Quebec, Qc, Canada (PRWEB) December 27, 2013
With its reinforced frame and triple pulley system, Boots Industries’ BI V2.0 is built to offer a true 300 mm by 300 mm (diameter by height) build volume and features a self-replicating design that is all set to empower the public to print their own 3D printers. Made of steel reinforced 3D printed corners and 3/4 inch anodized aluminium extrusions that act as structural and linear motion components, the BI V2.0’s has a clean, practical, and dual-purpose design. Its design can support up to triple extrusion and print virtually any 1.75 mm filament extruding at up to 240 degrees Celsius (PLA/ABS/Nylon/+).
Although the BI V2.0 is definitely ready for production, Boots Industries plans to offer it for $799 after their Kickstarter campaign that is geared towards acquiring the components in bulk, fine tuning the kits for packaging, and working with specialized local providers to explore new ways of product packaging that result in the lowest footprint and the highest safety during shipping. Kickstarter printers will be the first to ship even before they add the BI V2.0 to their online store.
Speaking about the successful concept development and creation of the BI V2.0, Jean Le Bouthillier said, “This version represents the evolution of our work and reinforces our core belief that with the right components and a little bit of ingenuity, there are no limits to creating a high precision, large build volume 3D printer at a relatively low cost. Our assembled components remove the longest and trickiest steps from the equation. With our simple to follow instructions, the partial assembly will conservatively take between 30 minutes and an hour.”
The BI V2.0’s triple pulley system, which automatically keeps the delta arms of each tower level, allows for a large build volume and high quality 3D printed pieces. The result is a high precision motion accomplished with low cost and widely available components. High-powered NEMA 17 motors with 32x Microstepping ensure maximum precision using 3D printed linear bearings during vertical displacement of the delta towers. The 3D printer also features a non-stretch, 50 lb test spectra line that will never stretch during accelerations prompted by print requests.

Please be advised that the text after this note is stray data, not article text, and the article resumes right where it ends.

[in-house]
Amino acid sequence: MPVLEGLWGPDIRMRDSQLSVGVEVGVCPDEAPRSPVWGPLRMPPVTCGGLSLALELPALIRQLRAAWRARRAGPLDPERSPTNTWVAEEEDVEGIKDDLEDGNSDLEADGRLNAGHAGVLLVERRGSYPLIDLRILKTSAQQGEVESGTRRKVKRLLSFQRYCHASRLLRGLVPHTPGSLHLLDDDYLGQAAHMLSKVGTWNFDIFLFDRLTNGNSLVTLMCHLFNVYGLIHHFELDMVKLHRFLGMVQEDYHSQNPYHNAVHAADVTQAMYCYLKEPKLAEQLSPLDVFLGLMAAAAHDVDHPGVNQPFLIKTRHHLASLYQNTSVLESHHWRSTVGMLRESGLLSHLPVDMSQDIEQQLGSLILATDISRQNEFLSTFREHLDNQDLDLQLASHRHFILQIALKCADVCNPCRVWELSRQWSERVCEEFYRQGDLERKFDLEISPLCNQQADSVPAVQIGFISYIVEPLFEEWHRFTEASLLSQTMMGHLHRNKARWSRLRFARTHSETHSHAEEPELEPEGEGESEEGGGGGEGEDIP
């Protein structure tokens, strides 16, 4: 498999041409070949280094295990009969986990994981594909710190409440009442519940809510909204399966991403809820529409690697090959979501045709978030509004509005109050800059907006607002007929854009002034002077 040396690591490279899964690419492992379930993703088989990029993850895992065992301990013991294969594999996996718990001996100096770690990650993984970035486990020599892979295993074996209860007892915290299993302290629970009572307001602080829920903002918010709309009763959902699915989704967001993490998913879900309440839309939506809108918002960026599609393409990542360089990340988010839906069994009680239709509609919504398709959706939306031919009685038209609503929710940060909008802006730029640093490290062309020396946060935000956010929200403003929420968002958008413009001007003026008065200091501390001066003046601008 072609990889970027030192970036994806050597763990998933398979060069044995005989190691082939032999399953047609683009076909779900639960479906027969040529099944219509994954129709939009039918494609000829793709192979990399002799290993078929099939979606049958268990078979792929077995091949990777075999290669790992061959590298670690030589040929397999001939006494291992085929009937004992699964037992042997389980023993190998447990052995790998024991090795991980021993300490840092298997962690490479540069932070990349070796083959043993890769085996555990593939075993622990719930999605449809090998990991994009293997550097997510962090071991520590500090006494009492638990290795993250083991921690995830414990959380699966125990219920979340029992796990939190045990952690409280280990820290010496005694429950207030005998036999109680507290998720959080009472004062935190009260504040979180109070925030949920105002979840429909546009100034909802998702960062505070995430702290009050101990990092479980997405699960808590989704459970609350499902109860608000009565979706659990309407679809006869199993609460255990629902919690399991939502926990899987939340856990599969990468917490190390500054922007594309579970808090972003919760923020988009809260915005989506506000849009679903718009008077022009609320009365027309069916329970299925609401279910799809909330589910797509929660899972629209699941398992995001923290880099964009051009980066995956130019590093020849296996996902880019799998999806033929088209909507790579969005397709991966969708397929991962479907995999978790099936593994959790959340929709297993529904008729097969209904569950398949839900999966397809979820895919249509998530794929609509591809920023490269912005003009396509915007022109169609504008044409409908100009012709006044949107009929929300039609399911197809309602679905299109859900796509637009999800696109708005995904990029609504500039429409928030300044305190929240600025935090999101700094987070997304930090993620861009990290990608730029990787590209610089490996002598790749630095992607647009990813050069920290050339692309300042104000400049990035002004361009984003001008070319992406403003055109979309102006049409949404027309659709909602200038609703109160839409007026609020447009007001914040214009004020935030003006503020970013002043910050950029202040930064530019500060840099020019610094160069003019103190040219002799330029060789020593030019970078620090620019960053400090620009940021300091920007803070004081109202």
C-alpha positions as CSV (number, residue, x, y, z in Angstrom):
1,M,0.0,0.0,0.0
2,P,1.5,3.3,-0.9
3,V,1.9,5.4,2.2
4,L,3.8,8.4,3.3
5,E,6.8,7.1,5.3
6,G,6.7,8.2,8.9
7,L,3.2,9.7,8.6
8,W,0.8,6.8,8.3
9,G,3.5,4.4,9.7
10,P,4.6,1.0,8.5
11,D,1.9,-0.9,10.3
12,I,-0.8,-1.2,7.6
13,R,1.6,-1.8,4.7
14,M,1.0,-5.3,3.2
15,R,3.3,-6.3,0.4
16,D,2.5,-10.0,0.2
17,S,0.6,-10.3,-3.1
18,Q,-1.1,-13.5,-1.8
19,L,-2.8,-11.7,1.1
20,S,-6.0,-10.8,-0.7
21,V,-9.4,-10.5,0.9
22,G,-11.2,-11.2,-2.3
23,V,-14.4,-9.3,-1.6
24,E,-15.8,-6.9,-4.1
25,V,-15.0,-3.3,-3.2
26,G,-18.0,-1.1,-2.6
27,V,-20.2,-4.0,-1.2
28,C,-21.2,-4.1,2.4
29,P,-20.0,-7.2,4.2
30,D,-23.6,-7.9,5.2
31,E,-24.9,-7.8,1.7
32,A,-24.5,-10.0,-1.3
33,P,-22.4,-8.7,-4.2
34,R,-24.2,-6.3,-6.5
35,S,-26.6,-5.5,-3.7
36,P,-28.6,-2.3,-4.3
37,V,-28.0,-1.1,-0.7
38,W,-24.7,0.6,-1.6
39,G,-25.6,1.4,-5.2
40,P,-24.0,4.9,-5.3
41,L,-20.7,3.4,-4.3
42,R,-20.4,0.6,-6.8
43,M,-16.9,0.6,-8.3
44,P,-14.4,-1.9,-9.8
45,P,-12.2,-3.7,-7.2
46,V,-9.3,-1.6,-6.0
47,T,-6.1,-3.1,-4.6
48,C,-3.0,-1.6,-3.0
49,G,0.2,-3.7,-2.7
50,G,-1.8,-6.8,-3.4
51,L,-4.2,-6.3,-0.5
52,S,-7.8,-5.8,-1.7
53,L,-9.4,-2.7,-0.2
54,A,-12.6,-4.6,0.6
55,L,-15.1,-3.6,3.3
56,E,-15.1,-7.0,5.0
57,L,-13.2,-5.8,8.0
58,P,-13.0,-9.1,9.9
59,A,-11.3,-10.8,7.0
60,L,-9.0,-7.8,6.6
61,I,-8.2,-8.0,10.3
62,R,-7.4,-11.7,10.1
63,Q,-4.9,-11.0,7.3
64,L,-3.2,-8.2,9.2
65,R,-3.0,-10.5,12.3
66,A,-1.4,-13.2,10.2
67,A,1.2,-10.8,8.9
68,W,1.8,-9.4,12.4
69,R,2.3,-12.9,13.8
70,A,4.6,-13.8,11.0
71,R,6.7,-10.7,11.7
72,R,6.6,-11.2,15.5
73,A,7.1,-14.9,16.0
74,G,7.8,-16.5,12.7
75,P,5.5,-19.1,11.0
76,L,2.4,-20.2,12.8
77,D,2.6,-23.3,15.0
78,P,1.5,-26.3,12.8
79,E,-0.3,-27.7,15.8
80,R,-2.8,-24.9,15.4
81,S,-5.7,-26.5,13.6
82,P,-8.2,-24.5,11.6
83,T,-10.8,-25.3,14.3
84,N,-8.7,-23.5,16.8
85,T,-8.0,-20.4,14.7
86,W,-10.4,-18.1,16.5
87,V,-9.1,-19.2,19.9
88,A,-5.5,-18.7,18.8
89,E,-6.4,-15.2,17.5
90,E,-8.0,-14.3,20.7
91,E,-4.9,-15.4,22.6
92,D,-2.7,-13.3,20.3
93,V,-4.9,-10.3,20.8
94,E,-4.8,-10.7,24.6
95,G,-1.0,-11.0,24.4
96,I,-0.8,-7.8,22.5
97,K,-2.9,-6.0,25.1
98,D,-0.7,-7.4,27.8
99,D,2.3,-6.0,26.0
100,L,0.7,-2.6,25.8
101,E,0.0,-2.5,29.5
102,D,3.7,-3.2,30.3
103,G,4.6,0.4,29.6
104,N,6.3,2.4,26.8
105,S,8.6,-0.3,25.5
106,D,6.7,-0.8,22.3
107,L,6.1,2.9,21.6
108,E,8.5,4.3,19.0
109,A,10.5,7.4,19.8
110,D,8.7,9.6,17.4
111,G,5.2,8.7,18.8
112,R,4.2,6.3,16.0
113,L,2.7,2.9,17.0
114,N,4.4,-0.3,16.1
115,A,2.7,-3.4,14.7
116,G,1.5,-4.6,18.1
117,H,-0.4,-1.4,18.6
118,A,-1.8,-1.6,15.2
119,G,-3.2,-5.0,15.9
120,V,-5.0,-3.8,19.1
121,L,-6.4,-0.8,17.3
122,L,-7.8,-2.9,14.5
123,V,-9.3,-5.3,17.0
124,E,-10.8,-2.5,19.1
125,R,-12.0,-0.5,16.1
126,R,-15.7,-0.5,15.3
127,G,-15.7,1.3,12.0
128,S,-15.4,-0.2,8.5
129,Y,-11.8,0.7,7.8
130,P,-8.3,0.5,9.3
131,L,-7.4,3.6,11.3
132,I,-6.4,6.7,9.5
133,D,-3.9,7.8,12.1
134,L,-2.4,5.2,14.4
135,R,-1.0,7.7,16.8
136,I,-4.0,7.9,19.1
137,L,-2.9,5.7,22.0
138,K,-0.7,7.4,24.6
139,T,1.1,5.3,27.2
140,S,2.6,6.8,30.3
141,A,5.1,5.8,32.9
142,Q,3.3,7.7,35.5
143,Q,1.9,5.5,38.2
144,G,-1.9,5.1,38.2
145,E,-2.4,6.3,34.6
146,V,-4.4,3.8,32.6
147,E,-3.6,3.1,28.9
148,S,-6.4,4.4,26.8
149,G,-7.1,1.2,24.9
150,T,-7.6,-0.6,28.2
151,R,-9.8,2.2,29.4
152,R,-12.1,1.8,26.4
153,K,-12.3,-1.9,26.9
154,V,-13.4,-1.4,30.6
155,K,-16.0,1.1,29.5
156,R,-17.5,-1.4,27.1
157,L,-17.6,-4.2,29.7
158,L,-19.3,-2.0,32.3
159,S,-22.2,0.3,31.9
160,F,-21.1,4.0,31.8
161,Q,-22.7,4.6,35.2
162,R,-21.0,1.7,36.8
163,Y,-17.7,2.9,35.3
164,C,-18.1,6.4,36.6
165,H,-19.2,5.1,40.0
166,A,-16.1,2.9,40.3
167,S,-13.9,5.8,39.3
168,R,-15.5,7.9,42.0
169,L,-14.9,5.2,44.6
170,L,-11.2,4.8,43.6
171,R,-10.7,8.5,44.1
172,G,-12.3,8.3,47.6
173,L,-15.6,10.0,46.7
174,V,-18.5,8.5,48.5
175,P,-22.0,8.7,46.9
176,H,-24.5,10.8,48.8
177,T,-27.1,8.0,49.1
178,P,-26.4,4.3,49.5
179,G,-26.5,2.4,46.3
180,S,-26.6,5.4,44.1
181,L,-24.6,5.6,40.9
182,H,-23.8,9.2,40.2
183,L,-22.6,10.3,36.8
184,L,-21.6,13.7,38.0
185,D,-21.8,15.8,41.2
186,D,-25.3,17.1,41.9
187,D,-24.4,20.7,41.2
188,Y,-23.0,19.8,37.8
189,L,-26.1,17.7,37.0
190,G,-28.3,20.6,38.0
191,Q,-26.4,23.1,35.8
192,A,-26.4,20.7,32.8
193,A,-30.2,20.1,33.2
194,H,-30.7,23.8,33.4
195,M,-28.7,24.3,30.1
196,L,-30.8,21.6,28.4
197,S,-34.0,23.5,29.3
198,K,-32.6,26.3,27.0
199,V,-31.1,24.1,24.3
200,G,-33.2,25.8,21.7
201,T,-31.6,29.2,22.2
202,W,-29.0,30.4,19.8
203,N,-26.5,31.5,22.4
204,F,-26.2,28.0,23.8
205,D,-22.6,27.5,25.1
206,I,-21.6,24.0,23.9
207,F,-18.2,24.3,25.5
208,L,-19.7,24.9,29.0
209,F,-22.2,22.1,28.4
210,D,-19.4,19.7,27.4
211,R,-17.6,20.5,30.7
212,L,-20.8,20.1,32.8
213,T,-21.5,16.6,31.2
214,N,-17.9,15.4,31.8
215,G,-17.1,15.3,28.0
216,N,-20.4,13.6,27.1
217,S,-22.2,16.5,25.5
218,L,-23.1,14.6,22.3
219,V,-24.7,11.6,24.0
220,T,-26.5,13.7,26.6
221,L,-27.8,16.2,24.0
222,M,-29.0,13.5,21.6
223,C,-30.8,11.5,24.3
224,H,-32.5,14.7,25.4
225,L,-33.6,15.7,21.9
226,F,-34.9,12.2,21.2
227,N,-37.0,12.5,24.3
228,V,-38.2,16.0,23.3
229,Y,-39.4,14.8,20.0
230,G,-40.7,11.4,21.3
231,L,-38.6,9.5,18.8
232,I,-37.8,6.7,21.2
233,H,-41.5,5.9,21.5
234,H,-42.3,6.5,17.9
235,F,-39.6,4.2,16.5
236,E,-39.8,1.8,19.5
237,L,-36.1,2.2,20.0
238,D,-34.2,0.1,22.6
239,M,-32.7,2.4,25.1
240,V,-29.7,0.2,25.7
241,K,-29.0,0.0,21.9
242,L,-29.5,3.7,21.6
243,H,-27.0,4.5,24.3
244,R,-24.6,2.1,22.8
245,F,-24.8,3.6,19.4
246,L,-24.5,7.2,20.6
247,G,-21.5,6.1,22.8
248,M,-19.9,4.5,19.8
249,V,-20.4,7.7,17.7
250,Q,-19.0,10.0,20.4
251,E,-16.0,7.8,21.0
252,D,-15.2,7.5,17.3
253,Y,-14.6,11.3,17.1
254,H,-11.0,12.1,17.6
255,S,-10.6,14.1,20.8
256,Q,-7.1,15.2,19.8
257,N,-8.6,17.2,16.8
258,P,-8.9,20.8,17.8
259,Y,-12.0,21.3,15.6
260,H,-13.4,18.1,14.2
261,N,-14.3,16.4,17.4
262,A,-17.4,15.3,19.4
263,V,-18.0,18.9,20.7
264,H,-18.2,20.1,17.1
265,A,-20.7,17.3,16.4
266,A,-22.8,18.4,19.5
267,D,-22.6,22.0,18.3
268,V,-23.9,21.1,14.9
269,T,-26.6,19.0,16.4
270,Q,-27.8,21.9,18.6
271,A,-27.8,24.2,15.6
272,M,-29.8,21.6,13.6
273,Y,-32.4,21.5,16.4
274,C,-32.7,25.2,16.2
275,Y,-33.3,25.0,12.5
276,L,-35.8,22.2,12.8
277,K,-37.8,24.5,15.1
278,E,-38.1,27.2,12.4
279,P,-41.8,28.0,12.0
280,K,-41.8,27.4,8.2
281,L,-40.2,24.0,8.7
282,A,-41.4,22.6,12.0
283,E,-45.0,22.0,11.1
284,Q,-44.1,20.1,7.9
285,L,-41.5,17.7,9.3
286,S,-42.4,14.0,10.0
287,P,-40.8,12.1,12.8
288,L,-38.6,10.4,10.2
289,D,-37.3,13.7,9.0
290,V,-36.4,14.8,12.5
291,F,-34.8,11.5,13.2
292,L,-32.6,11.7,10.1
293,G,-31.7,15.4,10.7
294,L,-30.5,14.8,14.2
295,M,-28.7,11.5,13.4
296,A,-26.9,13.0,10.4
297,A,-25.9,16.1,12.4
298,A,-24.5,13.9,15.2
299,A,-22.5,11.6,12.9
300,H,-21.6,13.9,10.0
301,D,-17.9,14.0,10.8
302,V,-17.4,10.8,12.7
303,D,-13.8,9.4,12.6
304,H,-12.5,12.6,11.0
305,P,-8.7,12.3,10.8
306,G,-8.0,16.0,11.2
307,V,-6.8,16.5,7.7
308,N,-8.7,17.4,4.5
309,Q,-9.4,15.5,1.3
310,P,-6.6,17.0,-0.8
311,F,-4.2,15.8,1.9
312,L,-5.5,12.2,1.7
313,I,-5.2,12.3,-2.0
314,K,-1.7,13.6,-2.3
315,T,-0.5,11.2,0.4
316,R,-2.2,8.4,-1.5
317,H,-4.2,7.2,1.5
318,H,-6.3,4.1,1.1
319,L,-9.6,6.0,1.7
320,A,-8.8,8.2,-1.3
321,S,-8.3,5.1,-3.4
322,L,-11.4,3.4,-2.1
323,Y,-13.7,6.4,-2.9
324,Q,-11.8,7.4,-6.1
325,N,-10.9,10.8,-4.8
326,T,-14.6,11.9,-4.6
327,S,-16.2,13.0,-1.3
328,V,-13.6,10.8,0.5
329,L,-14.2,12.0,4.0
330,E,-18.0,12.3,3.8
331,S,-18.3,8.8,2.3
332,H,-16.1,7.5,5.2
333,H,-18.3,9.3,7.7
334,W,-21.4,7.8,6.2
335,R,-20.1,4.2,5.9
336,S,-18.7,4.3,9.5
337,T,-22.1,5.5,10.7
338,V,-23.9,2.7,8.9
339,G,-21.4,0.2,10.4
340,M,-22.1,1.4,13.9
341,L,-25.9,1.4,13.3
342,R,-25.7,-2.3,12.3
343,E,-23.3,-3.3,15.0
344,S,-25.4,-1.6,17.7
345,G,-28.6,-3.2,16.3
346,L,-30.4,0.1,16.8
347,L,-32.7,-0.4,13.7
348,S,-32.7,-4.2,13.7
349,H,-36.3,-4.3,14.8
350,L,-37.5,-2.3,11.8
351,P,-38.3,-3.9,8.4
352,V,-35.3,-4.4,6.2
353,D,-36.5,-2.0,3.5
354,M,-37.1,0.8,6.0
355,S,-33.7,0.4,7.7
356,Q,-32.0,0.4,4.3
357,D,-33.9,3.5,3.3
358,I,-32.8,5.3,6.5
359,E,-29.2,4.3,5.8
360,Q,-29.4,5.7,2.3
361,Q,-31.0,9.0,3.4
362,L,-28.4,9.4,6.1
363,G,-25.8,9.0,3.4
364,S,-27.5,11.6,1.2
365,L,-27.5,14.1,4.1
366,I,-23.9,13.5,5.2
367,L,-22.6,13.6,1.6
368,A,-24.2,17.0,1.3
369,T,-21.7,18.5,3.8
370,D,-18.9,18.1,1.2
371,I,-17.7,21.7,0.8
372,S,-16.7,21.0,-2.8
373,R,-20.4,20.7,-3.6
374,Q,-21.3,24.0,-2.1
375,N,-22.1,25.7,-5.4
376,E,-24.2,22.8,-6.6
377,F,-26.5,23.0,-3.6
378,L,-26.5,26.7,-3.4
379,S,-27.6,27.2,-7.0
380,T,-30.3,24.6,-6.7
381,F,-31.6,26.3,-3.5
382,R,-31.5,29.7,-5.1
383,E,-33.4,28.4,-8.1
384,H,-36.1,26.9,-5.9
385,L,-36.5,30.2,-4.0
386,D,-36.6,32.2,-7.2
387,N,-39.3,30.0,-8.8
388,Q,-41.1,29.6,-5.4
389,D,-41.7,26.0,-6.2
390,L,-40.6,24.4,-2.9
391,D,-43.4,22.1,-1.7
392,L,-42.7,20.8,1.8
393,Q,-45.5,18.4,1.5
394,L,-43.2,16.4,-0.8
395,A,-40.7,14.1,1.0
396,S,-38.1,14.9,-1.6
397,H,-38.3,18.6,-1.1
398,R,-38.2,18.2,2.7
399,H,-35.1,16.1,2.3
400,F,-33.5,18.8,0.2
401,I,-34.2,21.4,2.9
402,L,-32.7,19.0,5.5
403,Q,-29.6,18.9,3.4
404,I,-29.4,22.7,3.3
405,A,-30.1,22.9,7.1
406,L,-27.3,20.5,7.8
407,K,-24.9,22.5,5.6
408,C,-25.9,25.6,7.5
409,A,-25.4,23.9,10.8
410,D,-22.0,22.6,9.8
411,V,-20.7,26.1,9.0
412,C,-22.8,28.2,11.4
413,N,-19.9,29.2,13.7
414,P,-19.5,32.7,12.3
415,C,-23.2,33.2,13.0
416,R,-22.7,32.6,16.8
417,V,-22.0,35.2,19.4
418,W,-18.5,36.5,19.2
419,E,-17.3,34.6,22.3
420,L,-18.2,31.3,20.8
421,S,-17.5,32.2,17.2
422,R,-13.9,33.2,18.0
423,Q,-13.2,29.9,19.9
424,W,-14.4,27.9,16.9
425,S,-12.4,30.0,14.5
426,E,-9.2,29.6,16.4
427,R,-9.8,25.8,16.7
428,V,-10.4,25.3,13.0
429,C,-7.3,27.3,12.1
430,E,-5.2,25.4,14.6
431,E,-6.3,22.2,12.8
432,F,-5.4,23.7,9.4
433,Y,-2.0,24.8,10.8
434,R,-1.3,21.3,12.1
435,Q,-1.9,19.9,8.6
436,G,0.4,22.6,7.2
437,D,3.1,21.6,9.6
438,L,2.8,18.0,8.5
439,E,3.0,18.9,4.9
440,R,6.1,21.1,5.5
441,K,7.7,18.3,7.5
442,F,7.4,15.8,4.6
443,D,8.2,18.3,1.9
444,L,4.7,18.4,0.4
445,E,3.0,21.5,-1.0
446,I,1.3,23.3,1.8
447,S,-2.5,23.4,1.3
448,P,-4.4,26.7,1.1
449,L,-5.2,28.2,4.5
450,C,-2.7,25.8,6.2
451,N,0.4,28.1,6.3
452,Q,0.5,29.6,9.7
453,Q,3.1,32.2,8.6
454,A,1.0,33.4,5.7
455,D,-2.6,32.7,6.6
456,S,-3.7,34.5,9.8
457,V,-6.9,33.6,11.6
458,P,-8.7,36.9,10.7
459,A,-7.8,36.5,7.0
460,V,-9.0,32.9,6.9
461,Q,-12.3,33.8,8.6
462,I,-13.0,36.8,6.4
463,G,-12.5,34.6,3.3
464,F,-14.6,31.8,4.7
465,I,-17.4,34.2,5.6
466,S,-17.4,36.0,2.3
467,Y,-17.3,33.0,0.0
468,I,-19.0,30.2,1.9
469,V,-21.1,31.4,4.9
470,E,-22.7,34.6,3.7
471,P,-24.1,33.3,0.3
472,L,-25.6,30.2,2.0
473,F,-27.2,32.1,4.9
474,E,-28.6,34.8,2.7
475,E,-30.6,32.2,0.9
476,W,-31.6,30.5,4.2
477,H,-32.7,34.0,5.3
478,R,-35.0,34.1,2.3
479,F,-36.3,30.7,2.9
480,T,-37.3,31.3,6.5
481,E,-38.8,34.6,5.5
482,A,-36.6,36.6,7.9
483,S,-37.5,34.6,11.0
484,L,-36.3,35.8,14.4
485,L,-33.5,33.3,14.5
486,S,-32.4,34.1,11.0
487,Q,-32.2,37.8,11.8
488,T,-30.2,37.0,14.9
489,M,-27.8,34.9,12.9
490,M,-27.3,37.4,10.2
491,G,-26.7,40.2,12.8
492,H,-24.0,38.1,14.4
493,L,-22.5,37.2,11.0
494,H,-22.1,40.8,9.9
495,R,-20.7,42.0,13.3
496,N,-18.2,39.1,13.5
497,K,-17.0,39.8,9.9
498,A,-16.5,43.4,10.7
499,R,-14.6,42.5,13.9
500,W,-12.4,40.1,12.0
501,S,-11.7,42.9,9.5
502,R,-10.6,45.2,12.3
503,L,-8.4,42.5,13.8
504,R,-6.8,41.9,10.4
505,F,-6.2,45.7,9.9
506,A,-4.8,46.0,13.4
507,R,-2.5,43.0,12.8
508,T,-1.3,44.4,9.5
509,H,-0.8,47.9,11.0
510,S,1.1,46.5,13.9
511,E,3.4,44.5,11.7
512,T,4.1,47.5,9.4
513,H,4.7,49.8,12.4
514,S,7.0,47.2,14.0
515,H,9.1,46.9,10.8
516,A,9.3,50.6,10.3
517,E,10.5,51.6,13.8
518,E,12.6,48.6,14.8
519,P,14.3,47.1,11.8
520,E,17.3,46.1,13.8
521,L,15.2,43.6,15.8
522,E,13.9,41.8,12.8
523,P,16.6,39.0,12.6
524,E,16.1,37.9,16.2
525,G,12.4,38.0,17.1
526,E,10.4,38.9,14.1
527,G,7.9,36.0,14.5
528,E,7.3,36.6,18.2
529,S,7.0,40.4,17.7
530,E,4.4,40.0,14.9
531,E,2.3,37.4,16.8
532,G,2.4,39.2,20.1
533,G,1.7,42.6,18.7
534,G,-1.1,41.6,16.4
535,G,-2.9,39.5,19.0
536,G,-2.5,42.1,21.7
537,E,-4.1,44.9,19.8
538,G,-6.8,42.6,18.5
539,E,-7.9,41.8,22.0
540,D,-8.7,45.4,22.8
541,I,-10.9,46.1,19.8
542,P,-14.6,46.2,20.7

The BI V2.0 can be controlled through the use of a conveniently positioned LCD controller with a large screen that features all the key functionalities such as moving the printer head, setting speeds and temperatures, and starting prints from a 4 GB SD card that comes standard with the LCD controller. All the 3D printers will also ship with standard features, including a heat bed featuring a triple point adjustment mechanism to make macro adjustments and an auto-level probe that ensures consistent layering across the entire 300 mm diameter.
Describing the self-replicating design, the most unique aspect of the BI V2.0, François Crête stated, “Developed using our innovative approach to offer the highest standards of print quality, the self-replication feature enables you to use the BI V2.0 to print it’s own core components. The result is that anyone can improve upon, share components and build their own printer at a very low cost.”
Boots Industries will make all their 3D models open source by releasing the source files in the Sketchup format once their Kickstarter Campaign ends. They will also provide online videos, articles, a wiki, and dedicated support for all aspects of the BI V2.0. More information about the Kickstarter campaign and the powerful features of this one-of-a-kind 3D printer are available on the Kickstarter project page.
About Boots Industries:
Boots Industries was founded in 2012 by Jean Le Bouthillier, MSc and François Crête, BEng with a goal of making 3D printing more accessible by offering high quality at an affordable price. The company is already printing all the 3D printed components and they have the ability to scale production (by using more printers) to meet any demand. One of the top Canadian suppliers of PLA and ABS filament who also offer other electrical components for 3D printing, the company has secured new contracts with electronics manufacturers to produce the electronics in bulk.